Deus Ex This Early?
Early morning cold drifted under the tent’s badly secured bottom and prodded nastily at Gray’s groggy head. He spent a while trying not to open his eyes, despite the thin light that played red upon his lids. Despite everything. The worst thing was that the draught, which was strong enough to get right under his clothes was still not enough to dislodge the raw animal smell that lingered nastily within the tent. Gray did his best to ignore that too.
His head was not the only thing that hurt. His legs were stiff from all the riding and his side ached from where he’d slept, or, more correctly, dropped into an alcoholic abyss, on nothing more than a bit of wildebeest leather stretched out across the bare soil. That was where some, but not all, of the smell had come from, at least. In fact, the tent itself was made of the same material, but it too hadn’t caused the full cocktail of aroma that Gray was trying not to think about in too much detail.
‘So, you’re awake, then?’ said a voice. It was a young, male voice. It was the voice of T’Dore, the tribesman that Gray had saved from death yesterday during the unseasonable stampede of the wildebeest.
Gray tried to shut it out, but T’Dore kept talking. ‘You can’t fool me, he said. ‘I know that you got up to quite a bit last night, but you’re under the Dogstar now. I can see what you’re hiding. I know that you’re awake.’
Gray didn’t like to think about what that meant, ‘under the Dogstar,’ just right now. He added it to the list of things to ignore. He had very little recollection of the hours before he must have been led, ratted, into this tent, other than a low level pervasive sense of shame. He assumed that that went hand in hand with his mouth tasting of mould and sour earth. And the headache. Gray turned over. ‘Where is my brother?’ he managed.
‘Up already’, T’Dore said. ‘Washed and dressed and talking with my father and my sister,’ finished with a smile.
Gray groaned and wondered how it was that he always managed to do things the wrong way round. He hoped that Gret was keeping to his side of the bargain.
‘Do not worry,’ the boy said politely. ‘You are our honoured guest. Today, you have the freedom of our campsite. You can do exactly as you wish. I...’ T’Dore paused for a moment. ‘We talked, a lot, if you remember,’ he said. ‘I was only here because I wished to watch over you, during the night.’
Gray managed to push himself onto his elbows and some slight way towards being upright.
‘As part of my duties.’
Gray had been thinking of him as a boy for most of yesterday, but with the unguarded mind of the hung-over Gray suddenly saw that they were pretty much of the same age. Gray tried very hard to feel manly.
‘And, when I got to the place where my brother had said that he would be, that was when I saw the carnage.’ Gret was speaking seriously with the Dogstar elder. ‘And I saw the great courage of my little brother.’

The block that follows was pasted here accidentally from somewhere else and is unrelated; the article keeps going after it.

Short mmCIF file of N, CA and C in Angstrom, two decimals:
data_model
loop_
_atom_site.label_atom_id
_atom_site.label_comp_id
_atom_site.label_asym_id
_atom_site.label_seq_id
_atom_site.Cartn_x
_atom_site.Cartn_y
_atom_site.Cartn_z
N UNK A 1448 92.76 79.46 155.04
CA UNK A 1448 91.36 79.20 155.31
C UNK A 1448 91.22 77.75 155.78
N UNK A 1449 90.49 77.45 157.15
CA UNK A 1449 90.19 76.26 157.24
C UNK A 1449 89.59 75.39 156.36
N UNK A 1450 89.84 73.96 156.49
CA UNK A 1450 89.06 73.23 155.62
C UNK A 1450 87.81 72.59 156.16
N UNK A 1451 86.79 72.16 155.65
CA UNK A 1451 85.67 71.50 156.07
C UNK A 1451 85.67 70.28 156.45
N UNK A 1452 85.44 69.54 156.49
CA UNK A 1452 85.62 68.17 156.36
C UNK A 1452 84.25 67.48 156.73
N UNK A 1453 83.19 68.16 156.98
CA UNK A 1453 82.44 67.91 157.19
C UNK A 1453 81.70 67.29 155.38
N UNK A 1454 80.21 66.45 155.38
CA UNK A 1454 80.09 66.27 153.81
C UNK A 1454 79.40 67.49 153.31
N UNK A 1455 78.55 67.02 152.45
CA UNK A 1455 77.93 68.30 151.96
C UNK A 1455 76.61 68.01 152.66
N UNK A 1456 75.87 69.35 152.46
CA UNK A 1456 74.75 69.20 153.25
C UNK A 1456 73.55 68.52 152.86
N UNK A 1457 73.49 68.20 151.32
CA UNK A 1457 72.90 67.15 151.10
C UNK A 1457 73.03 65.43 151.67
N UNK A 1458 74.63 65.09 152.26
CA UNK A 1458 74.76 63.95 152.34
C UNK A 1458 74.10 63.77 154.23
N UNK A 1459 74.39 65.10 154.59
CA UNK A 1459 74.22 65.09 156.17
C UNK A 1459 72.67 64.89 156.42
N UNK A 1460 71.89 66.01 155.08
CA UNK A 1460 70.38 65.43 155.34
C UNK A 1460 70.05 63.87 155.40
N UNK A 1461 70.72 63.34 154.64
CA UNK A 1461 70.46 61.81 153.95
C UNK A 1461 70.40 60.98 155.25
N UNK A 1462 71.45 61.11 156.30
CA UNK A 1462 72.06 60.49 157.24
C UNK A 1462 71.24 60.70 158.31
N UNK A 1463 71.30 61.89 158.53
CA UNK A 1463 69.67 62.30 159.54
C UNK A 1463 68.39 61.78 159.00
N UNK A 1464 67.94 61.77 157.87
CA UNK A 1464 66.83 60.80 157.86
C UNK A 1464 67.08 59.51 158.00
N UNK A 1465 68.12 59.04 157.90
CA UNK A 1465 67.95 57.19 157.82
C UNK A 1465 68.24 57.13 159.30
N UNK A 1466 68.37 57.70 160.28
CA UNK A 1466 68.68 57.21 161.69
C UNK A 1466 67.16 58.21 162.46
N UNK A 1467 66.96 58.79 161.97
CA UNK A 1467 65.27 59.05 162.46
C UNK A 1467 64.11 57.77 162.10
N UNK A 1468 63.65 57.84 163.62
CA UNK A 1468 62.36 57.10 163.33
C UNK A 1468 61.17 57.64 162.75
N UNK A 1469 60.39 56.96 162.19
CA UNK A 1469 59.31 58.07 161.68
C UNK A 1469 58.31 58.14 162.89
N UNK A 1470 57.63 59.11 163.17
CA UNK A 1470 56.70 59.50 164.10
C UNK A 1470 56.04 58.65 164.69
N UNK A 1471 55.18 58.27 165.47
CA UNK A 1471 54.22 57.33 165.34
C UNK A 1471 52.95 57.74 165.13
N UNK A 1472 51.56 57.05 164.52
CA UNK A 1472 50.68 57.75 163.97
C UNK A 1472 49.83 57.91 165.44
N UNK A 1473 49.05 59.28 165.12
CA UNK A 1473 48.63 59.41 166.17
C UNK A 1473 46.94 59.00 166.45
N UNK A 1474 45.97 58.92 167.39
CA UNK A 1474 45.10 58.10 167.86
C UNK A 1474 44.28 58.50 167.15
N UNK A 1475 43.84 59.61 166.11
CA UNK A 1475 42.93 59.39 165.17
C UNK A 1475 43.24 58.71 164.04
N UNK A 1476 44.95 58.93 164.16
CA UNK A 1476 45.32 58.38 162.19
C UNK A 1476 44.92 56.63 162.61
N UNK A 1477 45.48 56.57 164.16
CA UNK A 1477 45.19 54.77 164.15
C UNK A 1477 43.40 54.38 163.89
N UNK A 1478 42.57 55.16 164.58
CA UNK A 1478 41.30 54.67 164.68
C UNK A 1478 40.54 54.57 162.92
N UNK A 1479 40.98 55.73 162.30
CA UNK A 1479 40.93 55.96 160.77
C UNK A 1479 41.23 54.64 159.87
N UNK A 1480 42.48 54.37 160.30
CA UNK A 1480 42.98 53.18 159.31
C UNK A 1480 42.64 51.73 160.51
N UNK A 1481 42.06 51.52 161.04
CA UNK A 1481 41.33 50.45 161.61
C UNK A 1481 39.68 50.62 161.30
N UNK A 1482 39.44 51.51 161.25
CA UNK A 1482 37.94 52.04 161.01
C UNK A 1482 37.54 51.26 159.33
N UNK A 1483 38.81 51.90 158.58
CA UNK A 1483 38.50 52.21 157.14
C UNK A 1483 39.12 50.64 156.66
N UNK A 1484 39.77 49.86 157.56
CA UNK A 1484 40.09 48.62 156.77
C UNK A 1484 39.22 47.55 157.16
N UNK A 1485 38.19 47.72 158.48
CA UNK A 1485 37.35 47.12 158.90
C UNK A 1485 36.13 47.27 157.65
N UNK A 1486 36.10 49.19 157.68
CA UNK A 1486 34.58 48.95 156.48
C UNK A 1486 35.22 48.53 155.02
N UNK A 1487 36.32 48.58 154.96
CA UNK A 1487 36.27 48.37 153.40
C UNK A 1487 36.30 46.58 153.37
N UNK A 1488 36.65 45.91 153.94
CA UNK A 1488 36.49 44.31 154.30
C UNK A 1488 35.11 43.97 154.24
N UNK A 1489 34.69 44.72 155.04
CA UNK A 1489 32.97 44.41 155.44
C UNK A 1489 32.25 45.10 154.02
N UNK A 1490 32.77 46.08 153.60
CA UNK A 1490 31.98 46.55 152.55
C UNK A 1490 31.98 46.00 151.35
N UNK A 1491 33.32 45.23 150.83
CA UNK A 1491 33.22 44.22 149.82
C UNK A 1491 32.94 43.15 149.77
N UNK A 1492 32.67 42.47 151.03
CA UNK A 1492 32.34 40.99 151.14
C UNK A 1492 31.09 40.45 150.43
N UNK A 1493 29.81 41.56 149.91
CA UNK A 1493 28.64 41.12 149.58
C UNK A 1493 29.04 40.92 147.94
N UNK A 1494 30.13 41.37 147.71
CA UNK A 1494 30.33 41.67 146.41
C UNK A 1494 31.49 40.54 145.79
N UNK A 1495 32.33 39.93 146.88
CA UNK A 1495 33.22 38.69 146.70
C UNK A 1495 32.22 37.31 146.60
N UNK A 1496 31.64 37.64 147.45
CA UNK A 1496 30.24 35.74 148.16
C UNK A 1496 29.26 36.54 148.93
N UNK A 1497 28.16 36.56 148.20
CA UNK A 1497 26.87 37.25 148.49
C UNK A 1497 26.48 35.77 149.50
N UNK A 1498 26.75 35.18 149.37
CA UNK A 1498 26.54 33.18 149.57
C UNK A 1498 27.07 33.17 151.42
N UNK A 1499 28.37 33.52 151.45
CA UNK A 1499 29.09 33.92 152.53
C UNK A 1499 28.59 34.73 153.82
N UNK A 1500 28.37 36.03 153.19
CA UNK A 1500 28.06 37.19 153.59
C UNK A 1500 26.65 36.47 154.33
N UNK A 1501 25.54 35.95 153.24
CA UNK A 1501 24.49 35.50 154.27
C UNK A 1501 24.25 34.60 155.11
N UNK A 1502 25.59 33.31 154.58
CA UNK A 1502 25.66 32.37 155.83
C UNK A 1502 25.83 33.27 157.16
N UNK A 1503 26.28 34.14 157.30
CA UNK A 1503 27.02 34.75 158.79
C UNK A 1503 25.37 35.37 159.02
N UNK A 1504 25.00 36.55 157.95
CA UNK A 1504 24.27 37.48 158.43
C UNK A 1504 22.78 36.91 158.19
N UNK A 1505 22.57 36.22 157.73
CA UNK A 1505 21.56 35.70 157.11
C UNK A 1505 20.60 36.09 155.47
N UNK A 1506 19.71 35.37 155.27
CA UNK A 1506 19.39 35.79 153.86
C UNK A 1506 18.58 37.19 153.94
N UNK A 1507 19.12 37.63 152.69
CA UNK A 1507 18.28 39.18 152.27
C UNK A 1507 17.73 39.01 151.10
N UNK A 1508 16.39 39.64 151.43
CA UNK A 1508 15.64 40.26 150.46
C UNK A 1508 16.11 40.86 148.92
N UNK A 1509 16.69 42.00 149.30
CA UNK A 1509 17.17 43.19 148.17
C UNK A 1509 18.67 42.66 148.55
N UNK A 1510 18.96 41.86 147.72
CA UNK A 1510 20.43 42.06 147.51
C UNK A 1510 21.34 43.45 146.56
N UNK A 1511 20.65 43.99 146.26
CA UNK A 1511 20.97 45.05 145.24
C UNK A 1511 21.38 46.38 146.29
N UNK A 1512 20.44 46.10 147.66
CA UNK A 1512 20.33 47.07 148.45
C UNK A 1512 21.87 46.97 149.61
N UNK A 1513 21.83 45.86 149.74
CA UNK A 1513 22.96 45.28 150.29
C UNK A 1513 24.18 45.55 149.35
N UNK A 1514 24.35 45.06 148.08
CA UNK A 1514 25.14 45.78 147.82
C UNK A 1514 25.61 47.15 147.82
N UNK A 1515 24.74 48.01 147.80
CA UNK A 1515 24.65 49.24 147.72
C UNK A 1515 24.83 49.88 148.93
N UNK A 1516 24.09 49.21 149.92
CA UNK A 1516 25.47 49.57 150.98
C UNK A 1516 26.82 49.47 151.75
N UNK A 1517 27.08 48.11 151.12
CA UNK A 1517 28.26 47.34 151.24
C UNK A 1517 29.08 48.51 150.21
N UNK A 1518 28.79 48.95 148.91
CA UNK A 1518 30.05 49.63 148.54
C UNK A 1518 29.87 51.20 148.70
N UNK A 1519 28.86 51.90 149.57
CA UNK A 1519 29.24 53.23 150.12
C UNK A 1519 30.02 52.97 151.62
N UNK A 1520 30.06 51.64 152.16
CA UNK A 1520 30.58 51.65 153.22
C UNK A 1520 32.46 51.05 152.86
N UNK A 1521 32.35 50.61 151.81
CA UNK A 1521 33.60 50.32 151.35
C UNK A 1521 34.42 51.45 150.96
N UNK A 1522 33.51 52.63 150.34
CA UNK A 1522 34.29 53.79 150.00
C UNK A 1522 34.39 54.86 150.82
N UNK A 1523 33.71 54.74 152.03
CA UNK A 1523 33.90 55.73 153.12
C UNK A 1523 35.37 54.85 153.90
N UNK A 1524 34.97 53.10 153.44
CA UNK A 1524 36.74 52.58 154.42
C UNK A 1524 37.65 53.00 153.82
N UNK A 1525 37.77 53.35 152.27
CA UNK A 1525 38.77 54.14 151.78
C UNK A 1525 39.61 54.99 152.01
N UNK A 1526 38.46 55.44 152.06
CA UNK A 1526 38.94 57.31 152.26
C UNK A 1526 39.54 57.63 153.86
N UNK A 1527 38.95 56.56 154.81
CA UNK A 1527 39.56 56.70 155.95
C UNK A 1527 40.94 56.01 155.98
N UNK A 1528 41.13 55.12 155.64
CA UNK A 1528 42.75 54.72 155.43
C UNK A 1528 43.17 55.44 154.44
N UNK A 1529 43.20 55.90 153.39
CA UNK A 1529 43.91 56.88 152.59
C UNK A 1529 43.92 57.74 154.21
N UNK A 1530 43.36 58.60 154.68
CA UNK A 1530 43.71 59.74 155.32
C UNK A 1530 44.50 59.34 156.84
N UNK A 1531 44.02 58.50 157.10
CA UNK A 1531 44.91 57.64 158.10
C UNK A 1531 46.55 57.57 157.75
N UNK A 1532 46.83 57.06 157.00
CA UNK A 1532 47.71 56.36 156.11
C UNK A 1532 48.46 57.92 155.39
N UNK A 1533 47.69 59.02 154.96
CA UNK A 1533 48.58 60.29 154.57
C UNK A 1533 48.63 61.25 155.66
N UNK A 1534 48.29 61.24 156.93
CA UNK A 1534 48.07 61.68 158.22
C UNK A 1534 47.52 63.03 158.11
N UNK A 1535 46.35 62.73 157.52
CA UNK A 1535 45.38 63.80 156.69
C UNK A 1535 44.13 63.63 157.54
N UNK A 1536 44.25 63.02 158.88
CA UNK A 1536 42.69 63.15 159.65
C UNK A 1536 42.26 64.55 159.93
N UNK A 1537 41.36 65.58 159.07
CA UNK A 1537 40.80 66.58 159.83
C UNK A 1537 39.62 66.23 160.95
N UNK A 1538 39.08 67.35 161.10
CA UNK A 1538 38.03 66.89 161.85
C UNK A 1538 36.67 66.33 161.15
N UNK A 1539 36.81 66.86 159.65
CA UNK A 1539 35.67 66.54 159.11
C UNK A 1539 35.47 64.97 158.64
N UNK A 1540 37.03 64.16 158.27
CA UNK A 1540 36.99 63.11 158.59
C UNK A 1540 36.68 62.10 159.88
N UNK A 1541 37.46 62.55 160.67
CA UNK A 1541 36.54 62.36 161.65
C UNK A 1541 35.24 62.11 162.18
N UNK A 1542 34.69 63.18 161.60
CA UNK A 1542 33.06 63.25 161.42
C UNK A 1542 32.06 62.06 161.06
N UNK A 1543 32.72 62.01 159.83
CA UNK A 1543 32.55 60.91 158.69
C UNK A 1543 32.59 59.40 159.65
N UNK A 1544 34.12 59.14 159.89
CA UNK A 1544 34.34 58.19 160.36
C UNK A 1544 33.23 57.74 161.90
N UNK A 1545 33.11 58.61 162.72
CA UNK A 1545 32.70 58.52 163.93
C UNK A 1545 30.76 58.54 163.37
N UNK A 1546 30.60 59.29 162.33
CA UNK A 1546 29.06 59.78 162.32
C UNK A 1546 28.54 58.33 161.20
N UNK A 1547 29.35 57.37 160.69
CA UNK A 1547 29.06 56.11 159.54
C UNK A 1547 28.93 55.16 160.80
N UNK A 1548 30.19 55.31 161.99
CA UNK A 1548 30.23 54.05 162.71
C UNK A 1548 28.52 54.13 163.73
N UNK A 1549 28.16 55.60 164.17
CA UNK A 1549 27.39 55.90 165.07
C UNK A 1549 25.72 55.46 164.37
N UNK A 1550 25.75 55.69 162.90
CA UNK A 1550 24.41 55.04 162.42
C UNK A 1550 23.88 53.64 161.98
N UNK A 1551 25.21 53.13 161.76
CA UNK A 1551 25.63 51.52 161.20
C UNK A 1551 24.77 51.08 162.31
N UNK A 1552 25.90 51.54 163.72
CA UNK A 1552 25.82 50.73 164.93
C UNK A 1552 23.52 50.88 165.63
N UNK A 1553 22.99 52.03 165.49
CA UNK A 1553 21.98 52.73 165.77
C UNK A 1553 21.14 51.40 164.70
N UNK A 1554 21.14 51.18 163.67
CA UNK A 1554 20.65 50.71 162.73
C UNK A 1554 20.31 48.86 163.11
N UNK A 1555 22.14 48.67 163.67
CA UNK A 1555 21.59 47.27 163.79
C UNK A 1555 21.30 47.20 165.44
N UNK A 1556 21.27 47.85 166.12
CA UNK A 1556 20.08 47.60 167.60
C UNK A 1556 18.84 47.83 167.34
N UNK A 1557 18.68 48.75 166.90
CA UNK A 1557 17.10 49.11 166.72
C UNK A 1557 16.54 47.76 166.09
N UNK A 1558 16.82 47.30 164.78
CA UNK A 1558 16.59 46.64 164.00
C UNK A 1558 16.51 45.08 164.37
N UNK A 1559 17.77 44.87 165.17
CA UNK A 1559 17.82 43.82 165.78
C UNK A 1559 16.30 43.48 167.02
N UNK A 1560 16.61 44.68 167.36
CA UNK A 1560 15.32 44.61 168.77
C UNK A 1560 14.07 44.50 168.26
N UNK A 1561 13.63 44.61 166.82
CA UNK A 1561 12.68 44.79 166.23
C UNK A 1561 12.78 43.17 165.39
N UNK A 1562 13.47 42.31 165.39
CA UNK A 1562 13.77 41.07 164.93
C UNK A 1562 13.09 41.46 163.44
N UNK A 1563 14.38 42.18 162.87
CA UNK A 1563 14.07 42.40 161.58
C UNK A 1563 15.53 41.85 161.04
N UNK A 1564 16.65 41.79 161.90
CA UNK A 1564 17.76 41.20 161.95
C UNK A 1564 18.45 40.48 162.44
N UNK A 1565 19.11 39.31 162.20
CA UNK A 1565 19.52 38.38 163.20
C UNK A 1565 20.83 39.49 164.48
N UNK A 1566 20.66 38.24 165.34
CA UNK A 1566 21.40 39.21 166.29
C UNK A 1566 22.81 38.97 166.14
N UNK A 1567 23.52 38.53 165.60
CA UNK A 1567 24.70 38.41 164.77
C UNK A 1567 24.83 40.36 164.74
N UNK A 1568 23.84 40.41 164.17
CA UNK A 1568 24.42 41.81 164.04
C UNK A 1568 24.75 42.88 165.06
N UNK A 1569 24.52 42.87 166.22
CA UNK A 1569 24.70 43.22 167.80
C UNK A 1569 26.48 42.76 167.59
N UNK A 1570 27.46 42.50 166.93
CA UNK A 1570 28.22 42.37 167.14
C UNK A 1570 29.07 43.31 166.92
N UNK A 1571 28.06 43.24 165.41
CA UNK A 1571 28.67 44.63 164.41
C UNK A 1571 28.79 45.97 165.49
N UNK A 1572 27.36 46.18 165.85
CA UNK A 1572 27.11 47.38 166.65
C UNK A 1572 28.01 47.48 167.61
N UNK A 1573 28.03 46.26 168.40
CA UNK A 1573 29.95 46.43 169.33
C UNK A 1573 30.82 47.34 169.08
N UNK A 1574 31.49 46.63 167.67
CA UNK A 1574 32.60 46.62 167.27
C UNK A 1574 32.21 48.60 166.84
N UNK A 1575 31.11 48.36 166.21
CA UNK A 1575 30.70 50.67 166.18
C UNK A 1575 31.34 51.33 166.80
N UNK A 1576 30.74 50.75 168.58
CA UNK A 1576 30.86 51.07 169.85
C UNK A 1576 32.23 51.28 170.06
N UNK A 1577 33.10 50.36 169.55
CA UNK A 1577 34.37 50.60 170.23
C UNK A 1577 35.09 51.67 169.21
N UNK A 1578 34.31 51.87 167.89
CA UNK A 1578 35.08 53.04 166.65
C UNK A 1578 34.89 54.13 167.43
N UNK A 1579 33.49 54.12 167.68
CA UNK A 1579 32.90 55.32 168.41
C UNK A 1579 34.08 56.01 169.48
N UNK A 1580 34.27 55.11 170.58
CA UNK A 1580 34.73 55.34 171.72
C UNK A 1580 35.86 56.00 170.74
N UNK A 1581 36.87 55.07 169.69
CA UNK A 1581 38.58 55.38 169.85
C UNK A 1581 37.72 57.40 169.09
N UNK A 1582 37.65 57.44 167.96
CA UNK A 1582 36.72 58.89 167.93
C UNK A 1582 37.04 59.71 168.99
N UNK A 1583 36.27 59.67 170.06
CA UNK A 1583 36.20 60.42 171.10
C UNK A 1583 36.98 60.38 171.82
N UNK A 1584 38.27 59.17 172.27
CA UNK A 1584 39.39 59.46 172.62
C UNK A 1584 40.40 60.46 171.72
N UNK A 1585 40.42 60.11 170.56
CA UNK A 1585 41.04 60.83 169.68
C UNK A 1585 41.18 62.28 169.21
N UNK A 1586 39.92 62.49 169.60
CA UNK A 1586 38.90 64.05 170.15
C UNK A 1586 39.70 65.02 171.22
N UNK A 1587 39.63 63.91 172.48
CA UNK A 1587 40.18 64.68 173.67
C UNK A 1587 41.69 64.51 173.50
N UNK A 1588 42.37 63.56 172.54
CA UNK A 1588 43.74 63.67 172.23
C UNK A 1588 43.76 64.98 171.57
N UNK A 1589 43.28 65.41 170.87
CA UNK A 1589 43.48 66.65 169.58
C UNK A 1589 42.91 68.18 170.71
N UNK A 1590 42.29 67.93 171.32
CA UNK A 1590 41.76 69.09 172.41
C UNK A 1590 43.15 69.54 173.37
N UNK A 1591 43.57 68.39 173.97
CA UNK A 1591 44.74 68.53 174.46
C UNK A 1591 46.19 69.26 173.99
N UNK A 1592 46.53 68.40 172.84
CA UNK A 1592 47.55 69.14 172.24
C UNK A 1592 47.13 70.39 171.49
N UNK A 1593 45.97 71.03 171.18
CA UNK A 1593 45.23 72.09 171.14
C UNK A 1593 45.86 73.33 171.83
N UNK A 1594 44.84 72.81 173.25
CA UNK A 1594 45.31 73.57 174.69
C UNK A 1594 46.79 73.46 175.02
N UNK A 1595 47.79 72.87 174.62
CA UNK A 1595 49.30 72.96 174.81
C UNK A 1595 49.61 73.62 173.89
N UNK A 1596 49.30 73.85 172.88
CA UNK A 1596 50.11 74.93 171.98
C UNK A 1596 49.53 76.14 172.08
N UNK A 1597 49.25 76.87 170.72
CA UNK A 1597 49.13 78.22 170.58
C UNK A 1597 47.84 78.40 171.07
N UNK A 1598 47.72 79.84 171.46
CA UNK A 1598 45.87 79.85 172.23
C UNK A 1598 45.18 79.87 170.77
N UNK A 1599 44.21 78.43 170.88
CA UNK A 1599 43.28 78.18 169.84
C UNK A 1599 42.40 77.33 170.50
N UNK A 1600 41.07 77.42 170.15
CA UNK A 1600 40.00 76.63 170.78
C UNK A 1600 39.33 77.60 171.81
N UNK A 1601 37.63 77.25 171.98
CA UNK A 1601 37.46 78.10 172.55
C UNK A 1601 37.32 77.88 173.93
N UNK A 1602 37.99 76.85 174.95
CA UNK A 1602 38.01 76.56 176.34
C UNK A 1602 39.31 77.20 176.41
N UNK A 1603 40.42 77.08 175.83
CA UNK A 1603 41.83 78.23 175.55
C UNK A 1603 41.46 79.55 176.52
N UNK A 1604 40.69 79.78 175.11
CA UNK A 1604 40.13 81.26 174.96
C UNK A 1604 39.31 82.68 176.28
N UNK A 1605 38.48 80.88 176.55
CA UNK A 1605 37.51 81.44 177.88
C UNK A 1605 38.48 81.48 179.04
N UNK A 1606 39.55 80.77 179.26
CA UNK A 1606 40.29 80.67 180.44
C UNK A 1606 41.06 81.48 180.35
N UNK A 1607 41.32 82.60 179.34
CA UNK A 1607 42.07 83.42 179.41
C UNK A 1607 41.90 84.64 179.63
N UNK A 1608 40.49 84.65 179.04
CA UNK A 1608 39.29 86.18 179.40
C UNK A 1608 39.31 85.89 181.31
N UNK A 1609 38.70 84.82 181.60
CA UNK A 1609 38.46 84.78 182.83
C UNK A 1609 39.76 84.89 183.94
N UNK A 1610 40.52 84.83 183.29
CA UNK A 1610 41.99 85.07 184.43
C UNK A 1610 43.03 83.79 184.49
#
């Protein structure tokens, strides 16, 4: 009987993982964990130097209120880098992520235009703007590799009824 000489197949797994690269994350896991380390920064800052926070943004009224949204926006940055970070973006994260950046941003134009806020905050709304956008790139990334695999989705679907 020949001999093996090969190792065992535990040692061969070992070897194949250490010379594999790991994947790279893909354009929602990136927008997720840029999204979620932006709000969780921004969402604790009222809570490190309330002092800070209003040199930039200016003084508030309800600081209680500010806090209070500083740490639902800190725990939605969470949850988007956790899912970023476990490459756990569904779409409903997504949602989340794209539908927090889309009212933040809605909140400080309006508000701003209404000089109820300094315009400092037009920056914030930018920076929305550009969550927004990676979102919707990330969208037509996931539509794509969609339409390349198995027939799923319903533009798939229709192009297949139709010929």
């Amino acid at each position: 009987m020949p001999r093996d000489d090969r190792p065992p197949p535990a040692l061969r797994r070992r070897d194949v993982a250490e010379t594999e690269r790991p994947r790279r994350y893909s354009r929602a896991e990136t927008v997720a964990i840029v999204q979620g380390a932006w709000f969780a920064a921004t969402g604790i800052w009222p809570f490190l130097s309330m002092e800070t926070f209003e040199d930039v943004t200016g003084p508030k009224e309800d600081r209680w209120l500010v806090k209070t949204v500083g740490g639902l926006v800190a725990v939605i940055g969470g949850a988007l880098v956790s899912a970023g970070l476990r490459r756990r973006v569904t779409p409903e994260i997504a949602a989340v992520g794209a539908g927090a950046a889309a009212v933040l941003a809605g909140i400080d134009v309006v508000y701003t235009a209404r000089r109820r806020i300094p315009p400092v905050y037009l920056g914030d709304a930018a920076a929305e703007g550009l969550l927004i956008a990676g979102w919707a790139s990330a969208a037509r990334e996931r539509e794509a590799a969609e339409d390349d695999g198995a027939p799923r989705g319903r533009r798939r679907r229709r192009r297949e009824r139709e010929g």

‘His courage is truly exceptional,’ the elder intoned, ‘and we are grateful, very grateful for his acts. The clan of the Dogstar will always honour the brave, whoever they are, wherever they are from. That is our way. But this is bad news. Bad news indeed.’ He looked unhappily at the horizon, and Gret, glancing away from the old man’s pain, stole a smile from his fair daughter who sat to the side. For, despite the three graves that had been dug the night before the cycle of life must needs go on. And on. And so on.
‘Such unseasonal stampedes must have some cause,’ the elder continued. ‘Some upset in the natural way of things behind them. You say that you did not see what could have caused such behaviour when you arrived at your hunting ground? You say that you saw nothing to explain the way of things?’
‘I saw nothing concrete,’ Gret said. ‘But even above the disconcerting signs of the stampede I saw much that disturbed me. I may not have travelled this far west before, but I know enough of what the land should look like at this time in the year. And it should not have looked like that.’
As Gret was talking Gray emerged from his tent and came slowly over to the ashes of the Great Fire, the spiritual centre of the tribe as well as the physical centre of the encampment, around which the morning meeting was being held. On seeing him the elder broke his sombre mood and clapped his hands together, cutting off any further information that Gret might have had just for then. ‘A-ha!’ he laughed, somewhat too heartily. ‘Look who it is, at last. The hero has awoken. At last, at last. Come and sit with us and,’ and he fished a piece of bark from the pouch at his side and handed it to Gray as he came close,’ take this and chew on it for a while. It will clear your head,’ he said. ‘It will clear your head and your mouth of the fuzz that envelop them I am sure.’ He even grinned.
Gray took the bark gratefully and then slumped beside his brother where he began to chew with a mournful expression upon his face. The elder slapped him cheerfully on the back and said. ‘you will make a worthy life companion to my boy. I don’t doubt that you’ll give him plenty of opportunities to work off his life debt to you. The brave honour the Dogstar, and the Dogstar honours the brave. Yes. Yes yes.’
And so on.